The ownership of Malaysia Airlines (MAS) is in question following confirmation that Qantas Airways is in talks to buy a stake to bring the carrier into the oneworld alliance and that the Malaysian airline's parent is considering selling more shares to the Malaysian Government.

Malaysia's state-backed media began following the story in July when reports surfaced that Qantas was talking about taking a shareholding from aviation holding company Naluri. Although flatly denied by Naluri in a statement to the Kuala Lumpur Stock Exchange (KLSE), it was later confirmed by Malaysia's transport minister, Ling Liong Sik, and by Qantas.

MAS has been considering membership of a strategic alliance for some time and earlier this year there was speculation that KLM would take a stake to bring the carrier into the so-called "Wings" alliance which groups the Dutch carrier with Northwest Airlines.

The Malaysian carrier is known to have reconsidered a tentative decision to join Wings after KLM and Alitalia severed a partnership and KLM opened merger talks with oneworld's British Airways.

Naluri is heavily in debt, and has promised to sell unspecified assets over the next two years as part of a 1 billion ringgit ($263 million) debt restructuring agreed with key creditors.

Headed by entrepreneur Tajudin Ramli, Naluri is the biggest single investor in MAS, although the Malaysian Government has a dominant shareholding by way of a number of investment vehicles.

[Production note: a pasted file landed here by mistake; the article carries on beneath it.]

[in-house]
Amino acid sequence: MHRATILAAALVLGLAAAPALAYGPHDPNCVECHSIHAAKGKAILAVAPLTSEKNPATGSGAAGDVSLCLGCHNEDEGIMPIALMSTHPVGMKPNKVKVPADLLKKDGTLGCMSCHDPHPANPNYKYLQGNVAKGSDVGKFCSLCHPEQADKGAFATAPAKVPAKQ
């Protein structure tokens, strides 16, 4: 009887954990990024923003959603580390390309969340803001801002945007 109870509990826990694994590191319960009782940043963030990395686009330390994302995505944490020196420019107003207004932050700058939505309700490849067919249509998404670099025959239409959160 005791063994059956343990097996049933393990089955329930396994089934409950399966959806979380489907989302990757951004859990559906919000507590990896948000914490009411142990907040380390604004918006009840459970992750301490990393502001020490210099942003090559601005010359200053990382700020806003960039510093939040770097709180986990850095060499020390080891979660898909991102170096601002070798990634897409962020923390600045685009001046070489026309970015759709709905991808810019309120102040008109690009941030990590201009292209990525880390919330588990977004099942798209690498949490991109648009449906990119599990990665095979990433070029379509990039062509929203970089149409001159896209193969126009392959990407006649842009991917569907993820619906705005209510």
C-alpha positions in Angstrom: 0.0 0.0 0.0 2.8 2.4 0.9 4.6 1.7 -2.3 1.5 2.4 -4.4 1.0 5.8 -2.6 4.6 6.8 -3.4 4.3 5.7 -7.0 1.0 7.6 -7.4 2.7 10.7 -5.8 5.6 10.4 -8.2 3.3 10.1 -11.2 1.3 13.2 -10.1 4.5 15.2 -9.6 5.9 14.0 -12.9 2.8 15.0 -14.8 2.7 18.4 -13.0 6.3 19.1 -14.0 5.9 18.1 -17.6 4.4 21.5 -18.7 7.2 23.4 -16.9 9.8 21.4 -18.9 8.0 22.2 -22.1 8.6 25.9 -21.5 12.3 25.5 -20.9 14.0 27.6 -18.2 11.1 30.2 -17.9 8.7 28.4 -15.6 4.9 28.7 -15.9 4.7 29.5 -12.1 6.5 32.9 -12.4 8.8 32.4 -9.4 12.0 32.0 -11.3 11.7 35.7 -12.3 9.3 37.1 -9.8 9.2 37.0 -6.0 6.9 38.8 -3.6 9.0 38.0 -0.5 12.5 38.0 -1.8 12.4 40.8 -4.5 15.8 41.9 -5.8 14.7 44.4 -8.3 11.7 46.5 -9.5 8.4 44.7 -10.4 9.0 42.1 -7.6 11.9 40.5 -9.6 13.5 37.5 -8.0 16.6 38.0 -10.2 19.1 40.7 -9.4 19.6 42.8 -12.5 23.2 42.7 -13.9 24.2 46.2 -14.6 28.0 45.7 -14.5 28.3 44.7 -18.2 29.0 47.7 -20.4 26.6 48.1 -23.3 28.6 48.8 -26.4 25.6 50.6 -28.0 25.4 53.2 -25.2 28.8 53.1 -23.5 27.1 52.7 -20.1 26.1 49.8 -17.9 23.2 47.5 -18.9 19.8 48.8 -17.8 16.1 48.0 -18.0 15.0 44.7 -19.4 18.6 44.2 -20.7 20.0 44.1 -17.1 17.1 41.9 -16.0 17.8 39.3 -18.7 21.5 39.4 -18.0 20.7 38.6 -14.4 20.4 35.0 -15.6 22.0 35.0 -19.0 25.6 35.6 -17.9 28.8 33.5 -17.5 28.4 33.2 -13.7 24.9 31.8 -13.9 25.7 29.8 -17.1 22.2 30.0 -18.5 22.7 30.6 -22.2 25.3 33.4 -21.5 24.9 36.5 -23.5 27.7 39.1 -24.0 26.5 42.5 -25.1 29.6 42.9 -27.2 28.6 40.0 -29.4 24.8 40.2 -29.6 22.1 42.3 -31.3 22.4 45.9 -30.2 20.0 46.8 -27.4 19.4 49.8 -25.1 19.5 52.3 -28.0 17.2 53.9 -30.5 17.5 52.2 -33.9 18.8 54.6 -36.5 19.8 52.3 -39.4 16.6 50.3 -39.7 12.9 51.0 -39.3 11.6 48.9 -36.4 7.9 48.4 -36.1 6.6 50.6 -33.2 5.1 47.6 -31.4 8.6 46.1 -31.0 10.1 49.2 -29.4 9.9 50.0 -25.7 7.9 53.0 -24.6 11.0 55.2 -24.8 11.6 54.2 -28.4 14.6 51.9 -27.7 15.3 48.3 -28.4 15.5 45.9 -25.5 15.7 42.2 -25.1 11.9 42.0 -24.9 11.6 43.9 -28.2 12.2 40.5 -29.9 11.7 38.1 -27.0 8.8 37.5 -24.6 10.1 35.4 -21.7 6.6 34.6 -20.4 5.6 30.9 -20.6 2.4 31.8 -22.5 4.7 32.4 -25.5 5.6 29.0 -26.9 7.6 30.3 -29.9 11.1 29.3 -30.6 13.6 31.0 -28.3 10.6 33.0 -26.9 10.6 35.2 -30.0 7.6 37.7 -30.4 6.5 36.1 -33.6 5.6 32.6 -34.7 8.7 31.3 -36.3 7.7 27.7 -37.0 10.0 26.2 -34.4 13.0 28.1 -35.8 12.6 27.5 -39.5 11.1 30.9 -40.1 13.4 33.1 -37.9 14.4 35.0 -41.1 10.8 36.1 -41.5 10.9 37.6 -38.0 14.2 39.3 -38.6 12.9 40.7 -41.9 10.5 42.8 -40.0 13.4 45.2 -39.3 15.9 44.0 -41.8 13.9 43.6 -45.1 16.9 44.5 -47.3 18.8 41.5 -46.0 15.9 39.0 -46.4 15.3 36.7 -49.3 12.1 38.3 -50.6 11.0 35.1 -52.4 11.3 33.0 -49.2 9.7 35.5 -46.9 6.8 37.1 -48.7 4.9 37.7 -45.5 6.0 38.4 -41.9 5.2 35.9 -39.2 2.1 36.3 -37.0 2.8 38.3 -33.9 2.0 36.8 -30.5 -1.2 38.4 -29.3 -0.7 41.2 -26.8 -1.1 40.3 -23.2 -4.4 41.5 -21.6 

Government companies, such as state oil firm Petronas, have been named by analysts and local media as potential new investment partners, and such talk has prompted questions about Malaysia's willingness to allow MAS to become part-owned by a foreign airline.

The story is further complicated by confirmation from MAS that the government has given it permission to increase its foreign shareholding allowance to 45% from 30%. At present, foreign concerns own 16.57% of MAS, the largest single shareholder being the Brunei Investment Agency with 9.l%.

Like its parent, MAS is heavily in debt and has posted losses for several years. Money-losing domestic operations are costing it dearly and there are proposals for the government to spin off the national carrier's domestic operations.

Reports have suggested that deregulation in the local industry may lead to more operating rights for carriers Air Asia, Pelangi, Berjaya and Transmile, possibly to allow MAS to eventually quit the routes and focus entirely on international operations.

Source: Airline Business